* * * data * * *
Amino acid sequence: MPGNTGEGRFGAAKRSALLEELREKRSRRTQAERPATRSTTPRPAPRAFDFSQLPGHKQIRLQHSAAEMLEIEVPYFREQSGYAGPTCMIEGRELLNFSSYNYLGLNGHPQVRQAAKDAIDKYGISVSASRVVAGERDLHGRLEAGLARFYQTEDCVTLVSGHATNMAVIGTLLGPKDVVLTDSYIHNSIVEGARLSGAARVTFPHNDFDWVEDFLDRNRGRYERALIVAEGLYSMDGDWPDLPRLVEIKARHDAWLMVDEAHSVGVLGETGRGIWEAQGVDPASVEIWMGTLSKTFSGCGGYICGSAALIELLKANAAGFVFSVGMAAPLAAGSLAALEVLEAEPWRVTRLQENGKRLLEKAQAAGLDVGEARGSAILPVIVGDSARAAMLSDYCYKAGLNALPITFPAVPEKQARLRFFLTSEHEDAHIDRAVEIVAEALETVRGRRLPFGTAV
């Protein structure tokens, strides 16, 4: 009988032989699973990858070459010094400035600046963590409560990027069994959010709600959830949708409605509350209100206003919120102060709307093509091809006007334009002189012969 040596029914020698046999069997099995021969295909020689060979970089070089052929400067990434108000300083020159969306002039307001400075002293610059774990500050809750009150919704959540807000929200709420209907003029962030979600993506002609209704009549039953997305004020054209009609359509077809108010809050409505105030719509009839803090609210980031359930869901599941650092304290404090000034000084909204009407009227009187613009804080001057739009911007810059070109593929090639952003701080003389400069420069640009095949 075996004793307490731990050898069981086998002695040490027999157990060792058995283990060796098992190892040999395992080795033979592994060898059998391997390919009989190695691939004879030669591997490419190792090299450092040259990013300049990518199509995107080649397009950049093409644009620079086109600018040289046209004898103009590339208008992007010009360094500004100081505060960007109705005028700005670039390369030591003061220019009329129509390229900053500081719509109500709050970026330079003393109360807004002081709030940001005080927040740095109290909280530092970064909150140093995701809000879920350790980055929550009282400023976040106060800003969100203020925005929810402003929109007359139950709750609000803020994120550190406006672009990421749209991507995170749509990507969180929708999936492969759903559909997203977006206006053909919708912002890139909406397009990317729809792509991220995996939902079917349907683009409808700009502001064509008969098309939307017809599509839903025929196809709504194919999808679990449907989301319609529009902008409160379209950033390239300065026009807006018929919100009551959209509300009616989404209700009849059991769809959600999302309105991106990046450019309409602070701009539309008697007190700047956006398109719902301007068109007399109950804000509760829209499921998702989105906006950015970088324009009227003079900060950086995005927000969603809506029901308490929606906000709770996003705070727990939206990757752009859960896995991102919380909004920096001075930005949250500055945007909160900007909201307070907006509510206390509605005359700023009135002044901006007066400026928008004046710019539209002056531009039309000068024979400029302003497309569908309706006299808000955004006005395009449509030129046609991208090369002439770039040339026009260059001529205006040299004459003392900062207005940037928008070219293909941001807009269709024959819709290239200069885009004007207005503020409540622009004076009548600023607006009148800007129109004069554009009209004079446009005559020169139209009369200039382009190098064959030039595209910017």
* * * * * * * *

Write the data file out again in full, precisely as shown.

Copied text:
Amino acid sequence: MPGNTGEGRFGAAKRSALLEELREKRSRRTQAERPATRSTTPRPAPRAFDFSQLPGHKQIRLQHSAAEMLEIEVPYFREQSGYAGPTCMIEGRELLNFSSYNYLGLNGHPQVRQAAKDAIDKYGISVSASRVVAGERDLHGRLEAGLARFYQTEDCVTLVSGHATNMAVIGTLLGPKDVVLTDSYIHNSIVEGARLSGAARVTFPHNDFDWVEDFLDRNRGRYERALIVAEGLYSMDGDWPDLPRLVEIKARHDAWLMVDEAHSVGVLGETGRGIWEAQGVDPASVEIWMGTLSKTFSGCGGYICGSAALIELLKANAAGFVFSVGMAAPLAAGSLAALEVLEAEPWRVTRLQENGKRLLEKAQAAGLDVGEARGSAILPVIVGDSARAAMLSDYCYKAGLNALPITFPAVPEKQARLRFFLTSEHEDAHIDRAVEIVAEALETVRGRRLPFGTAV
């Protein structure tokens, strides 16, 4: 009988032989699973990858070459010094400035600046963590409560990027069994959010709600959830949708409605509350209100206003919120102060709307093509091809006007334009002189012969 040596029914020698046999069997099995021969295909020689060979970089070089052929400067990434108000300083020159969306002039307001400075002293610059774990500050809750009150919704959540807000929200709420209907003029962030979600993506002609209704009549039953997305004020054209009609359509077809108010809050409505105030719509009839803090609210980031359930869901599941650092304290404090000034000084909204009407009227009187613009804080001057739009911007810059070109593929090639952003701080003389400069420069640009095949 075996004793307490731990050898069981086998002695040490027999157990060792058995283990060796098992190892040999395992080795033979592994060898059998391997390919009989190695691939004879030669591997490419190792090299450092040259990013300049990518199509995107080649397009950049093409644009620079086109600018040289046209004898103009590339208008992007010009360094500004100081505060960007109705005028700005670039390369030591003061220019009329129509390229900053500081719509109500709050970026330079003393109360807004002081709030940001005080927040740095109290909280530092970064909150140093995701809000879920350790980055929550009282400023976040106060800003969100203020925005929810402003929109007359139950709750609000803020994120550190406006672009990421749209991507995170749509990507969180929708999936492969759903559909997203977006206006053909919708912002890139909406397009990317729809792509991220995996939902079917349907683009409808700009502001064509008969098309939307017809599509839903025929196809709504194919999808679990449907989301319609529009902008409160379209950033390239300065026009807006018929919100009551959209509300009616989404209700009849059991769809959600999302309105991106990046450019309409602070701009539309008697007190700047956006398109719902301007068109007399109950804000509760829209499921998702989105906006950015970088324009009227003079900060950086995005927000969603809506029901308490929606906000709770996003705070727990939206990757752009859960896995991102919380909004920096001075930005949250500055945007909160900007909201307070907006509510206390509605005359700023009135002044901006007066400026928008004046710019539209002056531009039309000068024979400029302003497309569908309706006299808000955004006005395009449509030129046609991208090369002439770039040339026009260059001529205006040299004459003392900062207005940037928008070219293909941001807009269709024959819709290239200069885009004007207005503020409540622009004076009548600023607006009148800007129109004069554009009209004079446009005559020169139209009369200039382009190098064959030039595209910017």